So is everything on this 'biscuit fixture' a biscuit? Are they twice-cooked? Do they go soft when stale? Let's agree we need a little more than those definitions if we are to usefully further our understanding of the biscuit category.

Nurse, I feel a Venn diagram coming on ...
This simplified Venn diagram should be sufficent to answer the question; let's take
each set in turn and consider the overlaps (the places where what I like to term 'the Transitional Biscuits' live);

  • Biscuits for Cheese: almost (but not quite) 'savoury biscuits' (crackers, waterbiscuits, etc.). The overlap with Sweet Biscuits highlights our first Transitional Biscuit: the Digestive. (We could of course simply define sweet and savoury biscuits and avoid any overlap; but that's far less fun!)

  • Cakes: this stuff is reasonably common knowledge now but just in case you've dozed off at the back of the class ... cakes don't have VAT charged on them, biscuits do. Are Jaffa Cakes a cake or a biscuit? From a fiscal perspective, a cake (no VAT); from our perspective (that of the well informed biscuit officianado) they are - you've guessed it - a Transitional Biscuit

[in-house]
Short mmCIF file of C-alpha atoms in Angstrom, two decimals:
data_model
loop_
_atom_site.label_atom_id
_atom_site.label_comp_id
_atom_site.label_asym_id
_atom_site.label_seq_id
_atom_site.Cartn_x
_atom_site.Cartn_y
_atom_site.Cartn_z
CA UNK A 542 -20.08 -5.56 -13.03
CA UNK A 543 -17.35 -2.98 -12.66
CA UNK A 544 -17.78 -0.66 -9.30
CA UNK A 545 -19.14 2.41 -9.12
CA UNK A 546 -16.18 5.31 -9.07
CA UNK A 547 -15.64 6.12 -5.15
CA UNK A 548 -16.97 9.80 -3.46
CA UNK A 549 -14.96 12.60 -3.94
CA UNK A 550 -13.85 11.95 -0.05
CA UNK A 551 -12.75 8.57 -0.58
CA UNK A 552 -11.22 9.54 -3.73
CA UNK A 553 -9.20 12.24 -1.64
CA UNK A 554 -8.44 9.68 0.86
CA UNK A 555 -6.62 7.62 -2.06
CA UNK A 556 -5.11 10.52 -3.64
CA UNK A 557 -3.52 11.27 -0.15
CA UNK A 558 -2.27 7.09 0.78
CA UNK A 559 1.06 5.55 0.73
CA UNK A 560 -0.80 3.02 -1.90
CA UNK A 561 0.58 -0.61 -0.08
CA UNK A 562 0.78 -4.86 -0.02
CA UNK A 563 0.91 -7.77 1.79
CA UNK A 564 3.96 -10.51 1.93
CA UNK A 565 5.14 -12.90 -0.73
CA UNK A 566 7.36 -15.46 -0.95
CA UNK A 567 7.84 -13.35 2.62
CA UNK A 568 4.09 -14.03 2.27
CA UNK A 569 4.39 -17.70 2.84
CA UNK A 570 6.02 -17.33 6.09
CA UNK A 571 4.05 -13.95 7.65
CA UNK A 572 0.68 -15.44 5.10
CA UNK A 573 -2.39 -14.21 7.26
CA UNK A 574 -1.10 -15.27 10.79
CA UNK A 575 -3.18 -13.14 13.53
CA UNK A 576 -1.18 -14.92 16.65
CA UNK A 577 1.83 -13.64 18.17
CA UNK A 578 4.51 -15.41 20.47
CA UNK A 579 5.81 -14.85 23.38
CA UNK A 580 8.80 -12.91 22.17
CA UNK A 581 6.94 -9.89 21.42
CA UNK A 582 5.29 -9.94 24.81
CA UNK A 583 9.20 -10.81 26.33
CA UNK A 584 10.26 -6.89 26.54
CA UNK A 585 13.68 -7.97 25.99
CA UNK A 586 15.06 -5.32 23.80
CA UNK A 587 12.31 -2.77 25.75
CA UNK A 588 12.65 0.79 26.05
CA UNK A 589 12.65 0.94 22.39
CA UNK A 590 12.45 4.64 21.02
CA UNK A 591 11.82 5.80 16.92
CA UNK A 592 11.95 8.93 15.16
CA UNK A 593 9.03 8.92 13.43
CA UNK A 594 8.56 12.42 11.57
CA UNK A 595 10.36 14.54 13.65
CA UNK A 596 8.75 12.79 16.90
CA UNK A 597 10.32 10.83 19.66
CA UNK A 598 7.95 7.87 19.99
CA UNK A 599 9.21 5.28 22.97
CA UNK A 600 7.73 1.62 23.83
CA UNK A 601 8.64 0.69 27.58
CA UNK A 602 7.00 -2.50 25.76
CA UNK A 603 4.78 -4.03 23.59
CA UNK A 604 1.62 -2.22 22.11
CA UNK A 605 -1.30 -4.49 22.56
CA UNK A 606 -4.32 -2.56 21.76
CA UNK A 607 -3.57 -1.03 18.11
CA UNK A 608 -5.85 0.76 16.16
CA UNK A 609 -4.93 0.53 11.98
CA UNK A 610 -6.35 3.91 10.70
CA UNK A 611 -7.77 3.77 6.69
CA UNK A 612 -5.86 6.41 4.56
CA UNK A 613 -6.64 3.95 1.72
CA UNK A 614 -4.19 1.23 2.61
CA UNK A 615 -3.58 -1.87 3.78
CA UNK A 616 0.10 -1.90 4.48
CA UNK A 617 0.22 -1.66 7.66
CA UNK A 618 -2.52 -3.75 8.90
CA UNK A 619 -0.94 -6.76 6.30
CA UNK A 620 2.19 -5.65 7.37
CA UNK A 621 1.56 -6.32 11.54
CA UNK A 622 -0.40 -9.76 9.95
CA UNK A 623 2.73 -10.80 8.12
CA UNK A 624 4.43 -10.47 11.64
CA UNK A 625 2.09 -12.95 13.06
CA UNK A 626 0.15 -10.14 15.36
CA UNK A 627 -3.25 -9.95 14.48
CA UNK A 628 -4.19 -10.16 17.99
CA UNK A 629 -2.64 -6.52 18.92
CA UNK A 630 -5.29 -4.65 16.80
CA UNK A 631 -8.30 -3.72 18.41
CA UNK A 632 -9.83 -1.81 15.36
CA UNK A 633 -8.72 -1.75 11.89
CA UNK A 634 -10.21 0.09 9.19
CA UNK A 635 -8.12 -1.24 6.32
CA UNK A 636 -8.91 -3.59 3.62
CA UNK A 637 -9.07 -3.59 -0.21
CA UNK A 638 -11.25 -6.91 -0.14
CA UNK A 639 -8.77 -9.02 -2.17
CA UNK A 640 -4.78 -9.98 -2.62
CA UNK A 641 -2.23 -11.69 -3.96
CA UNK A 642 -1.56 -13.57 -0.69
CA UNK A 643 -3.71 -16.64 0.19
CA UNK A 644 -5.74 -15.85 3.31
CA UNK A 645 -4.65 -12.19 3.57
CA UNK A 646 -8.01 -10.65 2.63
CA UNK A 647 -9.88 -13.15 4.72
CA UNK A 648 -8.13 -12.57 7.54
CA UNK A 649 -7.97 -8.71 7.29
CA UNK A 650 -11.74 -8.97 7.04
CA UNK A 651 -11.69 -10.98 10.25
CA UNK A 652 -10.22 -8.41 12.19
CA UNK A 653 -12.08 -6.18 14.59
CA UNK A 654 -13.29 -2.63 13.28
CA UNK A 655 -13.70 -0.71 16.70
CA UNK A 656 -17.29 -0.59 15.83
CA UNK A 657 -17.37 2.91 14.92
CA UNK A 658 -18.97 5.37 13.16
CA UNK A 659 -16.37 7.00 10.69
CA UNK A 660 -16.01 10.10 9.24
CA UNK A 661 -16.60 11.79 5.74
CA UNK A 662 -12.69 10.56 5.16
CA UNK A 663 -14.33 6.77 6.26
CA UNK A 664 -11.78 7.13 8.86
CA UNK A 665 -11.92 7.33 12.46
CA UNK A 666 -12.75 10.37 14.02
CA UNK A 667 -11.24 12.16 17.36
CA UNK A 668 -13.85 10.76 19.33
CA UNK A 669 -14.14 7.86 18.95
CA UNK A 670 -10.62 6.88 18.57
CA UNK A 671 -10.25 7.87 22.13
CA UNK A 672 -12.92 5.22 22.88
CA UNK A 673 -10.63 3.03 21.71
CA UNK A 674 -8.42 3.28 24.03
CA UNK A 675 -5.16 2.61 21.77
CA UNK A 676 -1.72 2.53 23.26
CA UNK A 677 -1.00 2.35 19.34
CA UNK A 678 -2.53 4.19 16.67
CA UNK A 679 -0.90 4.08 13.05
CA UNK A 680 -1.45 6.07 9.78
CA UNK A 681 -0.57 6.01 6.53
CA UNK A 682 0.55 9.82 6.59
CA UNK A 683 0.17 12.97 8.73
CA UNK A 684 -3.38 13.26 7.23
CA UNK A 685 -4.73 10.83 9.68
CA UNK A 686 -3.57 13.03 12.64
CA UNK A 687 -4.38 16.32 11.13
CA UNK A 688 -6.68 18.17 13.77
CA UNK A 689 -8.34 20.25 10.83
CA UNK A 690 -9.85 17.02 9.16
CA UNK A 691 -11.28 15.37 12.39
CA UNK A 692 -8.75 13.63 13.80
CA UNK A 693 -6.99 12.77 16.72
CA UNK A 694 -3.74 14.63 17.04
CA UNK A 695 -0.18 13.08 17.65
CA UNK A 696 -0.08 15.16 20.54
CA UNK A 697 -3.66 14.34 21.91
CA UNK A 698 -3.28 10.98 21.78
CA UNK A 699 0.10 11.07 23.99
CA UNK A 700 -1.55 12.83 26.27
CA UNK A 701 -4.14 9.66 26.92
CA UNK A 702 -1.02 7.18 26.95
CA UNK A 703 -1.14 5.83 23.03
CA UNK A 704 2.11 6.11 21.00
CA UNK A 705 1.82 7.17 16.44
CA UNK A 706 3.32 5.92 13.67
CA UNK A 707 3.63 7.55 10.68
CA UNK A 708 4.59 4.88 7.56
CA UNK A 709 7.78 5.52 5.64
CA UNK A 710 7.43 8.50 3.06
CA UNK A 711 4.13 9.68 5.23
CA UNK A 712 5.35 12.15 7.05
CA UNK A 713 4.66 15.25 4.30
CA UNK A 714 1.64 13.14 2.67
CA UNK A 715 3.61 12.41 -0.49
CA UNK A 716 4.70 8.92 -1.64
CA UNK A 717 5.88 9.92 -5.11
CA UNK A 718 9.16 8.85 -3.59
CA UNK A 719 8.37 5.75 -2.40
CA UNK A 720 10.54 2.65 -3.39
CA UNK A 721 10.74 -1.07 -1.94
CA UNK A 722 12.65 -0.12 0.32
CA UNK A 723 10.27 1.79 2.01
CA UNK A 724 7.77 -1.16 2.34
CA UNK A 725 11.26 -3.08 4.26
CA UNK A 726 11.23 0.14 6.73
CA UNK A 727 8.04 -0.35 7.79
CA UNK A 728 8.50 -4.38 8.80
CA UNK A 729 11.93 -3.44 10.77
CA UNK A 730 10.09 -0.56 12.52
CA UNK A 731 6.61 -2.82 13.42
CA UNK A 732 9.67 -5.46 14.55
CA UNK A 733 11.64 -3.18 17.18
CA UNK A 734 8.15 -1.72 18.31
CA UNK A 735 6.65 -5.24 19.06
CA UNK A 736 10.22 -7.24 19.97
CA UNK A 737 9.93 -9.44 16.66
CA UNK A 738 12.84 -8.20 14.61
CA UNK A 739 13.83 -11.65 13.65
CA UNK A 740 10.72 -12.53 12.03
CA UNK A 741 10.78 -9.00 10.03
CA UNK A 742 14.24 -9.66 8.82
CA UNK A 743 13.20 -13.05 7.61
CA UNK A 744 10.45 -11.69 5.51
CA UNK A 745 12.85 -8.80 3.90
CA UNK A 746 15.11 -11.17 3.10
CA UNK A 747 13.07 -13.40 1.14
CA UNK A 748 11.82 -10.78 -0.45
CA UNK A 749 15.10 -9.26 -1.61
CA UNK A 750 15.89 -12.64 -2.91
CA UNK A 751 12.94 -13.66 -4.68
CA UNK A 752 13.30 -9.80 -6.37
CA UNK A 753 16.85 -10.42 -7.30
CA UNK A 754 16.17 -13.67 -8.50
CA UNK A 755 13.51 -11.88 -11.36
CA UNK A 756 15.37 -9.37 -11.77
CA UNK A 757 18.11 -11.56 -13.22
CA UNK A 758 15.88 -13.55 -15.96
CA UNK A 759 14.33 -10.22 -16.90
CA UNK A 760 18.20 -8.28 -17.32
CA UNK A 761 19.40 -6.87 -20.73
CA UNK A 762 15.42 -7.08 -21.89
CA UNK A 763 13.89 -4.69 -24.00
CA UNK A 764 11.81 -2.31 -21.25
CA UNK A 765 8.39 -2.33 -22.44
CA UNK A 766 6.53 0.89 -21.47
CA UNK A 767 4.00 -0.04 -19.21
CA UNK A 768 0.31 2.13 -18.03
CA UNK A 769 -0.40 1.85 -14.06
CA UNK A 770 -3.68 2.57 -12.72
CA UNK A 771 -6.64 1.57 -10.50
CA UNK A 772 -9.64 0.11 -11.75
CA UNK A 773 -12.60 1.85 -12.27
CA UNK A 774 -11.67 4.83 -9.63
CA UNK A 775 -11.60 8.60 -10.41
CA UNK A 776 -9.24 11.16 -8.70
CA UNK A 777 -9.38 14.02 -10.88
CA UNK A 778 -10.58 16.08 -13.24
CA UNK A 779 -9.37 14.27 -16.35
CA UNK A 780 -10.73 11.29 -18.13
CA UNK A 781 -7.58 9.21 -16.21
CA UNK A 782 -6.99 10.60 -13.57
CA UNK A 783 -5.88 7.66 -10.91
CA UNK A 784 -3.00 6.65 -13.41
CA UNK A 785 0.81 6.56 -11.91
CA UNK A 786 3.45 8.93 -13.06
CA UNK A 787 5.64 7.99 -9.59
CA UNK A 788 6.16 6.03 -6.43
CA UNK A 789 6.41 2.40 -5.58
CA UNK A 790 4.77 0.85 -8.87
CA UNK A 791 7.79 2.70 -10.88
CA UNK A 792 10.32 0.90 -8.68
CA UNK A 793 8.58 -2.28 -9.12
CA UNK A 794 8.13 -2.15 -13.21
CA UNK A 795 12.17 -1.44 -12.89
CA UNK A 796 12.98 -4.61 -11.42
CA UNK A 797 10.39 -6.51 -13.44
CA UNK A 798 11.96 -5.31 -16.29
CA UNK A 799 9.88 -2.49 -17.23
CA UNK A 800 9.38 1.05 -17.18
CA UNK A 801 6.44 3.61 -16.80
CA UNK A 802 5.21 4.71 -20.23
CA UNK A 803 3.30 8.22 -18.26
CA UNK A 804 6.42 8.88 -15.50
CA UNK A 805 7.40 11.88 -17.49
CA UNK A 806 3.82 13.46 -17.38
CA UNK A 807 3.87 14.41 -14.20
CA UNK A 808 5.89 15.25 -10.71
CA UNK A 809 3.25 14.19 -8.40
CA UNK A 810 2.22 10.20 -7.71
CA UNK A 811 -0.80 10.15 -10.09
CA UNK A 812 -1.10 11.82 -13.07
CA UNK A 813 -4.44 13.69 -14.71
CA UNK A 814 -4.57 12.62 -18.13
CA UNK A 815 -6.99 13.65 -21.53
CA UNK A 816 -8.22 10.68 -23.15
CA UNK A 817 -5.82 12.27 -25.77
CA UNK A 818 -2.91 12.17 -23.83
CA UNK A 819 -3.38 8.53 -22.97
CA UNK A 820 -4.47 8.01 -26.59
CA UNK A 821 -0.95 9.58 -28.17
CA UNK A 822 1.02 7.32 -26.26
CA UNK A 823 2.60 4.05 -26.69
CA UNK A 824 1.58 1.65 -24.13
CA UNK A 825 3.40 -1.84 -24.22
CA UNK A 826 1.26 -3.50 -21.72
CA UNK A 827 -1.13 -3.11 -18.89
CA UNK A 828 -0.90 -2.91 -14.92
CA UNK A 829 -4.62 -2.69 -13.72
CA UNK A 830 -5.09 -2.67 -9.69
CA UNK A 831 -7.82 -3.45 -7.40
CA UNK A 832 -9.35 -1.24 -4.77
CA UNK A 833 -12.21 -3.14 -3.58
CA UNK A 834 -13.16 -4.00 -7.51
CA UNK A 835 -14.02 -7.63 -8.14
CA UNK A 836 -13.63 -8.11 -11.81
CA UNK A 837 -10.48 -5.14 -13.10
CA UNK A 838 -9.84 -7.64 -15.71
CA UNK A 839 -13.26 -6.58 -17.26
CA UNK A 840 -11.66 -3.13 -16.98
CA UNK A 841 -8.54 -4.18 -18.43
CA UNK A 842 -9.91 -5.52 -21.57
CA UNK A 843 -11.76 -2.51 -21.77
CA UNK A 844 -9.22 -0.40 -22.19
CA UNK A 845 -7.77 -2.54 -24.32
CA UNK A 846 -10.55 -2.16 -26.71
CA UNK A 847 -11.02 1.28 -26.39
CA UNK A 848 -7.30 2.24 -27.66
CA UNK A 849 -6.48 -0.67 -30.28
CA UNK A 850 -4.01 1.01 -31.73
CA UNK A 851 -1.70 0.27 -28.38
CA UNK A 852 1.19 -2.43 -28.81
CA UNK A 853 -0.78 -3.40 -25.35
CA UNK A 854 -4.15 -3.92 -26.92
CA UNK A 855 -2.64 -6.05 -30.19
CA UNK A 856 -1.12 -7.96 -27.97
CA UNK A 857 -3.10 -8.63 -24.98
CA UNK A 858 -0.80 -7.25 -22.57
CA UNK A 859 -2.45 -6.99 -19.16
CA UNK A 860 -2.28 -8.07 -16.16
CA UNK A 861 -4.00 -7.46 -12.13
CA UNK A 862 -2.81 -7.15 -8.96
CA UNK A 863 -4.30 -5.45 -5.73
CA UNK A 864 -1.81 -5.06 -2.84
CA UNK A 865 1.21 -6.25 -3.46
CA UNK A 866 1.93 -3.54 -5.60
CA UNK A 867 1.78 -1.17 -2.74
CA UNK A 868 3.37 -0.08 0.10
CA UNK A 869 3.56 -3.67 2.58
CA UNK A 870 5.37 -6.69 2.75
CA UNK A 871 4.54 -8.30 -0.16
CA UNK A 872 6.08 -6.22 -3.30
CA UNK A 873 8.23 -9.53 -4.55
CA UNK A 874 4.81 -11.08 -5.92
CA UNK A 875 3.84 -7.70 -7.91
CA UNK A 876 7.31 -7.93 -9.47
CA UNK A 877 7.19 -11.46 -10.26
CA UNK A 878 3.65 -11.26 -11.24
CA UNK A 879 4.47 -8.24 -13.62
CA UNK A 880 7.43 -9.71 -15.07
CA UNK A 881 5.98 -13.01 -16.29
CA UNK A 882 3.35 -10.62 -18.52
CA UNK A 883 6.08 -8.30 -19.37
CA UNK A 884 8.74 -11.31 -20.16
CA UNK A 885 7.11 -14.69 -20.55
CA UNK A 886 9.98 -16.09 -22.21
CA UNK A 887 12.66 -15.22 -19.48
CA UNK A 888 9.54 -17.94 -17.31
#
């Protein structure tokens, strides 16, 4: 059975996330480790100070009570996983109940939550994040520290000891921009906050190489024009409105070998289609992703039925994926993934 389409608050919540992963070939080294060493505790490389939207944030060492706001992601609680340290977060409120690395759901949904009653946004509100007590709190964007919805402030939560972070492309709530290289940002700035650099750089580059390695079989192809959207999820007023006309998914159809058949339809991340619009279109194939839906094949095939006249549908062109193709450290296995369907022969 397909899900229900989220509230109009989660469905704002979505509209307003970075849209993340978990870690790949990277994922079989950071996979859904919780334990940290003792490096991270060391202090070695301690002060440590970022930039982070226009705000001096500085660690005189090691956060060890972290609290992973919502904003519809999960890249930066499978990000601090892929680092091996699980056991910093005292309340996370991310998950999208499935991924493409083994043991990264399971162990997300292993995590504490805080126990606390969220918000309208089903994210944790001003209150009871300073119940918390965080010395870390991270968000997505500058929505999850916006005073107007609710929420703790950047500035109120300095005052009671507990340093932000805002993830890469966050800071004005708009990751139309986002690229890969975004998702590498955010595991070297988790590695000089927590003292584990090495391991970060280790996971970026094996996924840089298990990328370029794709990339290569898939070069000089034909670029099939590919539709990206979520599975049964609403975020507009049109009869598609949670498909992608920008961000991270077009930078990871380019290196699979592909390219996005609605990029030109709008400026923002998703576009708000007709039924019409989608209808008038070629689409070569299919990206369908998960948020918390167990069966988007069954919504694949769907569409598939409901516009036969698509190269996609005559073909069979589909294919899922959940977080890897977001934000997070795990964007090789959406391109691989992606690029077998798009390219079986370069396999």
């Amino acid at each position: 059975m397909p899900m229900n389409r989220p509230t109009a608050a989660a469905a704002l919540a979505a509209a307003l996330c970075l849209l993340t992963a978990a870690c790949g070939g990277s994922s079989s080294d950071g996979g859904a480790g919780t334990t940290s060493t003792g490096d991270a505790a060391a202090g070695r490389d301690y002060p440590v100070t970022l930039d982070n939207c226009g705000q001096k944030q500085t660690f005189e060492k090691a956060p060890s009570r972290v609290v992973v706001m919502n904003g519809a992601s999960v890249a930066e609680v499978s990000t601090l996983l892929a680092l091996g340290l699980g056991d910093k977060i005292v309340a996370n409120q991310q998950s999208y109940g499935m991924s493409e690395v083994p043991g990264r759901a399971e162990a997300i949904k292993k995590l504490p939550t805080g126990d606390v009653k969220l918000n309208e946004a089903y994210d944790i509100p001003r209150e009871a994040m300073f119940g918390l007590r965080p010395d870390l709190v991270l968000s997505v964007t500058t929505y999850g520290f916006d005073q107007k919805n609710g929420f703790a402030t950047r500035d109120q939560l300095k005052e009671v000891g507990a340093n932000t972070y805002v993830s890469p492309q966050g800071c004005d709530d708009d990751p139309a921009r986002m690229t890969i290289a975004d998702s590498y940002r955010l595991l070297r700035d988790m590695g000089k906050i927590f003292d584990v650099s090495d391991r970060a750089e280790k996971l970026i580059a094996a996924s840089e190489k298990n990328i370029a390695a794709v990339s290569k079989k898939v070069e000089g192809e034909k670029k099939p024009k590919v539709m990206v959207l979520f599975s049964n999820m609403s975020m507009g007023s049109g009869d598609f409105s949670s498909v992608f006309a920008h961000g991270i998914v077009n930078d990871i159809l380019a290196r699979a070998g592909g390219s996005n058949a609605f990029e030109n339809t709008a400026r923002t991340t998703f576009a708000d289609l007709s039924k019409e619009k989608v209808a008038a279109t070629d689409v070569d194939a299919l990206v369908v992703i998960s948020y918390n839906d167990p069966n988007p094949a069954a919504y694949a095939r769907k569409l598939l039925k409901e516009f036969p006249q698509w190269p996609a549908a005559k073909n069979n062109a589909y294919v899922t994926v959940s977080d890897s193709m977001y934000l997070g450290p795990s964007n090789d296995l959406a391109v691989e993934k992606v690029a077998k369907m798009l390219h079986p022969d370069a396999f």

• Confectionery: consider, if you will, that iron horse of the confectionery market .. the KitKat. We will talk at length about the KitKat ( which is essentially a chocolate coated wafer biscuit) in later posts but but as you will by know have guessed we consider this (in its two fingered form as least) to be a Transitional Biscuit. Another useful definition should be mentioned here: the Chocolate Biscuit Countline (or CBCL). The 'Countline' bit means you buy it in specified quantities (eg. packs of 7 or 14) unlike traditional (pure?) biscuits which are generally bought by weight.

To ensure you're all paying attention I have added a few biscuits to the diagram that often cause confusion; let's clear these up now;

  • The Tea Cake: it's not a cake, it's a mallow-biscuit (more on these another time)